McConnell Center kicks off Teaching American History series
Dr. Gary Gregg, director of the McConnell Center, leads 41 high school teachers through an overview of the American presidency.
What would the American Founding Fathers have to say about U.S. Presidents who "tweet"? How much power should the president have — at least according to founding documents?
Dr. Gary Gregg, director of the McConnell Center at the University of Louisville, asked 41 high school teachers these questions — and more — to kick off a 3-year federal Teaching American History grant program.
The grant is coordinated by the Ohio Valley Educational Cooperative and allows teachers from Bullitt , Carroll, Franklin, Gallatin, Grant, Hardin, Henry, Owen, Shelby and Trimble counties to travel to historic landmarks, engage primary source documents, learn new pedagogical techniques and network with fellow Kentuckians.
The first year of the program will consider American leadership and will culminate with a summer trip to Springfield, Ill., to visit Abraham Lincoln's home, and Kansas City, Mo., to visit the Harry Truman Presidential Library and World War I museum.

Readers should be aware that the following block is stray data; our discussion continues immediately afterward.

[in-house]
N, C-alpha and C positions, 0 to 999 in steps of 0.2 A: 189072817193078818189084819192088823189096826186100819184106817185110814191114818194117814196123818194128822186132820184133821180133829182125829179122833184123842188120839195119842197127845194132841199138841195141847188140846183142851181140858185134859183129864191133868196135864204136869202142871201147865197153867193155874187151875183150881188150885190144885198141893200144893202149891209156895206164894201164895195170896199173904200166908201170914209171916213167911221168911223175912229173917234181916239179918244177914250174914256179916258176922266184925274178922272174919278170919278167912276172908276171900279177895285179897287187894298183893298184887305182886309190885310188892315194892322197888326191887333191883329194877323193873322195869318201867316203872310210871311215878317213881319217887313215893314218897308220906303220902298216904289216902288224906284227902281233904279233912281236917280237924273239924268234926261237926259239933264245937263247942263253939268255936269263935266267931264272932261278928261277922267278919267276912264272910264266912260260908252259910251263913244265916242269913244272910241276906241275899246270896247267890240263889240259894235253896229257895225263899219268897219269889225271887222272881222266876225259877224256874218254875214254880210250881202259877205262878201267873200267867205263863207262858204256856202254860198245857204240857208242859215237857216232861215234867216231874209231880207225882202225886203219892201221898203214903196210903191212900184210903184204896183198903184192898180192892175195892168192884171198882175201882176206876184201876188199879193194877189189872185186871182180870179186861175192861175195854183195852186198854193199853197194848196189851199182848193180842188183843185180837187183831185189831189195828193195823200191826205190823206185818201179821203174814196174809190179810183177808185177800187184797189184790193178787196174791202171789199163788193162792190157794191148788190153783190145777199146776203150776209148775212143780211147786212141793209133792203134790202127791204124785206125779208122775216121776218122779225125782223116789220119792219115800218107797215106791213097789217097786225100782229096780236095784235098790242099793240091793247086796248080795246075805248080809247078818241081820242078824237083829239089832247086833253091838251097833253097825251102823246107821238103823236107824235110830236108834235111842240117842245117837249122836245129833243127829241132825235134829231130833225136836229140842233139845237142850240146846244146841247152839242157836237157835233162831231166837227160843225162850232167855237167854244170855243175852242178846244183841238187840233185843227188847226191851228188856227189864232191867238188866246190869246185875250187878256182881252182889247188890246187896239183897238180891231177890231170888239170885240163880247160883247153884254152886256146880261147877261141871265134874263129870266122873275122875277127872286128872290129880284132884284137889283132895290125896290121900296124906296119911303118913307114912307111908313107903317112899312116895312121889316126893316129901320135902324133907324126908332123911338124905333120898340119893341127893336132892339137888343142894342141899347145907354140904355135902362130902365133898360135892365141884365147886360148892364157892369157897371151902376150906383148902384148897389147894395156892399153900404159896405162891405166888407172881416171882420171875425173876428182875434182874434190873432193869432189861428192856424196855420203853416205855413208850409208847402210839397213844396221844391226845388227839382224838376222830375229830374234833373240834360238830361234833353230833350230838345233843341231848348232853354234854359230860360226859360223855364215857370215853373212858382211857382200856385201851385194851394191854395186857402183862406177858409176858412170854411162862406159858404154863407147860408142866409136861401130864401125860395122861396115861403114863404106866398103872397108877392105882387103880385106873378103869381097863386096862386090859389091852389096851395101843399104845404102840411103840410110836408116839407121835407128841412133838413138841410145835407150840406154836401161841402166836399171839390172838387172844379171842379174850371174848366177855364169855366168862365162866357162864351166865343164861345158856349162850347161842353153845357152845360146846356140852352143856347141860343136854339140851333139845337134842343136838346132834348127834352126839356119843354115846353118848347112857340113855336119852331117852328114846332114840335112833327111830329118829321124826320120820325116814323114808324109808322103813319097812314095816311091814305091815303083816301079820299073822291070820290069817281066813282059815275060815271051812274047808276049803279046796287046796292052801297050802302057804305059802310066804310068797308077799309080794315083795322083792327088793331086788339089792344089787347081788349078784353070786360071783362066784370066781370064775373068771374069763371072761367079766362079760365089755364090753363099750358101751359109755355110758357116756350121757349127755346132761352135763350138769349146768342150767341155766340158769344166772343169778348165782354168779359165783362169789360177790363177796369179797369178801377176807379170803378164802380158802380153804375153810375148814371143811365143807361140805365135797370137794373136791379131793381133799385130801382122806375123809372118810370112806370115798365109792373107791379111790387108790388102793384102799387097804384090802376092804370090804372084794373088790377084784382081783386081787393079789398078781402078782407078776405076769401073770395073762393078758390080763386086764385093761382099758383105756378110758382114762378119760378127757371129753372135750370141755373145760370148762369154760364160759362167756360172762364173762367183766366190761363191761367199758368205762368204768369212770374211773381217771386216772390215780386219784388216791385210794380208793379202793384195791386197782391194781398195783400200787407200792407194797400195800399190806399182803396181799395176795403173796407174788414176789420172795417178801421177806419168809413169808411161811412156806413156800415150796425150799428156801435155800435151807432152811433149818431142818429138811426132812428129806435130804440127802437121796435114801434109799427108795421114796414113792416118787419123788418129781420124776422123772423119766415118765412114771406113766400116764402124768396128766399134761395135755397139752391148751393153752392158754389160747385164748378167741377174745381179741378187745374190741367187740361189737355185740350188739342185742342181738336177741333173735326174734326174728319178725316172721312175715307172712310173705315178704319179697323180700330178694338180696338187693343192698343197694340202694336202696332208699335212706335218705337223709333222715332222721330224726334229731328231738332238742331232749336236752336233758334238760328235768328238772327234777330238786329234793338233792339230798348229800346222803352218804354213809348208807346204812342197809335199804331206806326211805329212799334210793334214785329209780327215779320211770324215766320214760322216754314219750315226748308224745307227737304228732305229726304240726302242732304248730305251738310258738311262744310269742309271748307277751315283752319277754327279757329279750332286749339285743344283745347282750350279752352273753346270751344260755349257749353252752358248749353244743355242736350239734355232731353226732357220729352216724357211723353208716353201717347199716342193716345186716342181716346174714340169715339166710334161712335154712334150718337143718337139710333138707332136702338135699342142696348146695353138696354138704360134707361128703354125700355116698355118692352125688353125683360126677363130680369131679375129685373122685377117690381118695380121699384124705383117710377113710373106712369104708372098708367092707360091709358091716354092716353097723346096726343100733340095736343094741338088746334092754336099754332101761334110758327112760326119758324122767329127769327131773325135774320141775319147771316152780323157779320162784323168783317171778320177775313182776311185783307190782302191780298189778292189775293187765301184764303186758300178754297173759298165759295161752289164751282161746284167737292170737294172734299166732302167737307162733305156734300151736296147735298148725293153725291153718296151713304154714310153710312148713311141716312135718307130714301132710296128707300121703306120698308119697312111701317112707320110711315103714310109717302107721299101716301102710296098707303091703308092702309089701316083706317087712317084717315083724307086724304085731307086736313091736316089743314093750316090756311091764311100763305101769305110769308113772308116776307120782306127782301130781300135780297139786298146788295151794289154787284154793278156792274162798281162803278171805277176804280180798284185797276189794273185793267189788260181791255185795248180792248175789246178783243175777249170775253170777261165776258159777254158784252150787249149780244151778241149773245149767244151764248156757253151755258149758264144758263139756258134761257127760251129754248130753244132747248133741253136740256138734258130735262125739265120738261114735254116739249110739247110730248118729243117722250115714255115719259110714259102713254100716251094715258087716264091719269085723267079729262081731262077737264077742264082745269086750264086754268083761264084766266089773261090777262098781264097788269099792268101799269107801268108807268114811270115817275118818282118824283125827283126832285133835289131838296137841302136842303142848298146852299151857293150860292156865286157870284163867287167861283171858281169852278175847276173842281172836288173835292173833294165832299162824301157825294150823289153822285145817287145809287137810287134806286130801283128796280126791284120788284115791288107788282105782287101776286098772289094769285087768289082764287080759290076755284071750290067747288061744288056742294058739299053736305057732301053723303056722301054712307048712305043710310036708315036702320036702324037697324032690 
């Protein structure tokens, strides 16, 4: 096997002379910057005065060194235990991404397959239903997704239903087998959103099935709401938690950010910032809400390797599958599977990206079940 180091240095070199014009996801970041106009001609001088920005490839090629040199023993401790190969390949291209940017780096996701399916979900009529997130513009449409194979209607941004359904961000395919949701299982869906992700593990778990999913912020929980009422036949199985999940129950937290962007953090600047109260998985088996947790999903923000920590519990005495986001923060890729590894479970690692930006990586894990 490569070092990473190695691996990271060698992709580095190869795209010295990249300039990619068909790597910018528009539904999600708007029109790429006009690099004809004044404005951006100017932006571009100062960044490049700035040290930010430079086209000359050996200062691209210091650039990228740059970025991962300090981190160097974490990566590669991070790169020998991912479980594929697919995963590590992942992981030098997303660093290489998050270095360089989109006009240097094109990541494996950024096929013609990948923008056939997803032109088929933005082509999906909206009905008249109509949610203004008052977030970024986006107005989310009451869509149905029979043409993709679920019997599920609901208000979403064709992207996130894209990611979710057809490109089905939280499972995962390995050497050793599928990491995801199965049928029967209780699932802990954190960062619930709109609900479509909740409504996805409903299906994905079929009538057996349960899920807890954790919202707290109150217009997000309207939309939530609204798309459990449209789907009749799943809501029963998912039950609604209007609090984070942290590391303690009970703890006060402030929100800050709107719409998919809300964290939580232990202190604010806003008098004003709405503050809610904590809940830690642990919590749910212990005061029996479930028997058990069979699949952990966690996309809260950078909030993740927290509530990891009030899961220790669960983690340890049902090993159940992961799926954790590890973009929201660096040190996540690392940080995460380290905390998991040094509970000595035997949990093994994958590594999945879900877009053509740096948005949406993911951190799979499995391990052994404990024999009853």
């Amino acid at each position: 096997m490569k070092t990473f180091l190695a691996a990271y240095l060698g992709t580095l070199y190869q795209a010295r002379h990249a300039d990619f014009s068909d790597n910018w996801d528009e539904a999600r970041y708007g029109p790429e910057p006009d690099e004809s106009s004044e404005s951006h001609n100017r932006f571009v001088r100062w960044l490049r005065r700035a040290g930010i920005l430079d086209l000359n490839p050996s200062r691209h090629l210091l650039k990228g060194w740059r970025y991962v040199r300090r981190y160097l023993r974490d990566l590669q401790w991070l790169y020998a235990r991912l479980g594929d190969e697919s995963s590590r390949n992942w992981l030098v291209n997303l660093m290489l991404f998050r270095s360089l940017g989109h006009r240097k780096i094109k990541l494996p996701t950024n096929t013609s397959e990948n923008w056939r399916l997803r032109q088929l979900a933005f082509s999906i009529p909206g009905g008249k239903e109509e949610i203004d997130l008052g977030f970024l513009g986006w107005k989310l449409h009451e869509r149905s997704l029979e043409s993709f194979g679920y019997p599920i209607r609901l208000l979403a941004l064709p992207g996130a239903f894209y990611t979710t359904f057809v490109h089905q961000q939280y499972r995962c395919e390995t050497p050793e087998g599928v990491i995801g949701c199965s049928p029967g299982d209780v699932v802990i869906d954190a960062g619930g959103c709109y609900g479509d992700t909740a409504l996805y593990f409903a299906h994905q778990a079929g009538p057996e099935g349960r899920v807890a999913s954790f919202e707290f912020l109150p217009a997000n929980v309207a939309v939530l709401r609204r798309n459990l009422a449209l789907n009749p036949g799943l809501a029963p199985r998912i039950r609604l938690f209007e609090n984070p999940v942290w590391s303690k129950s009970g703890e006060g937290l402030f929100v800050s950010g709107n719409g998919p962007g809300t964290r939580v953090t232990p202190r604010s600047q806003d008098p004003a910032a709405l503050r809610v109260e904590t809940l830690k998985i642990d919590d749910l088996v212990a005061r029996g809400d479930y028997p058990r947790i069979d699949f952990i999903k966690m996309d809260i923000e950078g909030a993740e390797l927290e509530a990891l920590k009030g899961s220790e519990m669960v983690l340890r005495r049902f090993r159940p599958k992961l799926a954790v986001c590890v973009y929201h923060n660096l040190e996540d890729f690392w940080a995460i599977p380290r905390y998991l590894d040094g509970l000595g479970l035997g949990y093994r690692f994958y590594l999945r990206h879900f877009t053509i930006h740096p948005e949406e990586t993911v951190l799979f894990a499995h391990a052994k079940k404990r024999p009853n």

"It's rare to have this kind of funding to support the history of teaching and civics, particularly in this economic climate," said Glenn Manns, a TAH specialist with OVEC. "These opportunities create good collegial networks to enhance our mission of outreach for Kentucky teachers."
At the Sept. 23 kick-off session, Gregg helped teachers explore the heated 18th century debates related to the creation of the presidency and trace the evolution from early founders' concerns of demagoguery to modern presidential practices of televised addresses, "twitters" and polling. Teachers also considered the evolution of presidential powers related to war, peace and international relations and reviewed what Lincoln, Teddy Roosevelt and William Taft thought about the nature, source and scope of their power. Readings were drawn from Thinking about the Presidency: Documents and Essays from the Founding to the Present, edited by Gary L. Gregg II (Lanham, MD: Rowman & Littlefield Publishers, Inc., 2005).
Future TAH sessions will explore the history of the judicial branch, progressivism and the presidencies of Washington, Lincoln, Grant and Truman.
OVEC was one of five organizations from Kentucky to receive TAH funding this year. Teachers receive between 50-75 hours of professional development credits through the grant.